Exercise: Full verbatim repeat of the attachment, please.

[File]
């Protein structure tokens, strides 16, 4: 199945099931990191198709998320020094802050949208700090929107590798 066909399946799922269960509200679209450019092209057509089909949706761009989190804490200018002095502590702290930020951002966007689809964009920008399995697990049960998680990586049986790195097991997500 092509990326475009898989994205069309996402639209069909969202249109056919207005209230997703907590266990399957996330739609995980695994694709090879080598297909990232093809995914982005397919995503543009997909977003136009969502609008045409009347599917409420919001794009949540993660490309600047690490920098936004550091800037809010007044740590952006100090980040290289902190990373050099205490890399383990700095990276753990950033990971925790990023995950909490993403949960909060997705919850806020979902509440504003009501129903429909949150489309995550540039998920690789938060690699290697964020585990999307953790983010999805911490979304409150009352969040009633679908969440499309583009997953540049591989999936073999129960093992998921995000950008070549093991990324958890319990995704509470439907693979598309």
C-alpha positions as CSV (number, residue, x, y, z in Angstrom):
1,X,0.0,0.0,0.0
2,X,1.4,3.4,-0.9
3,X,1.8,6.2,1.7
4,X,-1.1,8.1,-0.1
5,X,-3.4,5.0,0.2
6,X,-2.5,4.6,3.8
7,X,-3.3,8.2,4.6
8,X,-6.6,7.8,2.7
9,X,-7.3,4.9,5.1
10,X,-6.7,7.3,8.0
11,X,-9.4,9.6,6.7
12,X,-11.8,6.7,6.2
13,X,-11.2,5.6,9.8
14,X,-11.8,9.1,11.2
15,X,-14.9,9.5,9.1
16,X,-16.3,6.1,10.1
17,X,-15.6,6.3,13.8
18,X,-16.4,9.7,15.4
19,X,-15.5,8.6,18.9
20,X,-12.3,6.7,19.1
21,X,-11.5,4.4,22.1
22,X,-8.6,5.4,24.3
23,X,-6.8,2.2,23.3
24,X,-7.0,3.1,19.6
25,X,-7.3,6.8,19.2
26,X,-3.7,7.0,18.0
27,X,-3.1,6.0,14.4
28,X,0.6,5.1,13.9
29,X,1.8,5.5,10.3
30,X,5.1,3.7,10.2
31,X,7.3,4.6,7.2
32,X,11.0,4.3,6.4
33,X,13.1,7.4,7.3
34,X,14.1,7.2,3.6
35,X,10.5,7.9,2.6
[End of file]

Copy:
């Protein structure tokens, strides 16, 4: 199945099931990191198709998320020094802050949208700090929107590798 066909399946799922269960509200679209450019092209057509089909949706761009989190804490200018002095502590702290930020951002966007689809964009920008399995697990049960998680990586049986790195097991997500 092509990326475009898989994205069309996402639209069909969202249109056919207005209230997703907590266990399957996330739609995980695994694709090879080598297909990232093809995914982005397919995503543009997909977003136009969502609008045409009347599917409420919001794009949540993660490309600047690490920098936004550091800037809010007044740590952006100090980040290289902190990373050099205490890399383990700095990276753990950033990971925790990023995950909490993403949960909060997705919850806020979902509440504003009501129903429909949150489309995550540039998920690789938060690699290697964020585990999307953790983010999805911490979304409150009352969040009633679908969440499309583009997953540049591989999936073999129960093992998921995000950008070549093991990324958890319990995704509470439907693979598309």
C-alpha positions as CSV (number, residue, x, y, z in Angstrom):
1,X,0.0,0.0,0.0
2,X,1.4,3.4,-0.9
3,X,1.8,6.2,1.7
4,X,-1.1,8.1,-0.1
5,X,-3.4,5.0,0.2
6,X,-2.5,4.6,3.8
7,X,-3.3,8.2,4.6
8,X,-6.6,7.8,2.7
9,X,-7.3,4.9,5.1
10,X,-6.7,7.3,8.0
11,X,-9.4,9.6,6.7
12,X,-11.8,6.7,6.2
13,X,-11.2,5.6,9.8
14,X,-11.8,9.1,11.2
15,X,-14.9,9.5,9.1
16,X,-16.3,6.1,10.1
17,X,-15.6,6.3,13.8
18,X,-16.4,9.7,15.4
19,X,-15.5,8.6,18.9
20,X,-12.3,6.7,19.1
21,X,-11.5,4.4,22.1
22,X,-8.6,5.4,24.3
23,X,-6.8,2.2,23.3
24,X,-7.0,3.1,19.6
25,X,-7.3,6.8,19.2
26,X,-3.7,7.0,18.0
27,X,-3.1,6.0,14.4
28,X,0.6,5.1,13.9
29,X,1.8,5.5,10.3
30,X,5.1,3.7,10.2
31,X,7.3,4.6,7.2
32,X,11.0,4.3,6.4
33,X,13.1,7.4,7.3
34,X,14.1,7.2,3.6
35,X,10.5,7.9,2.6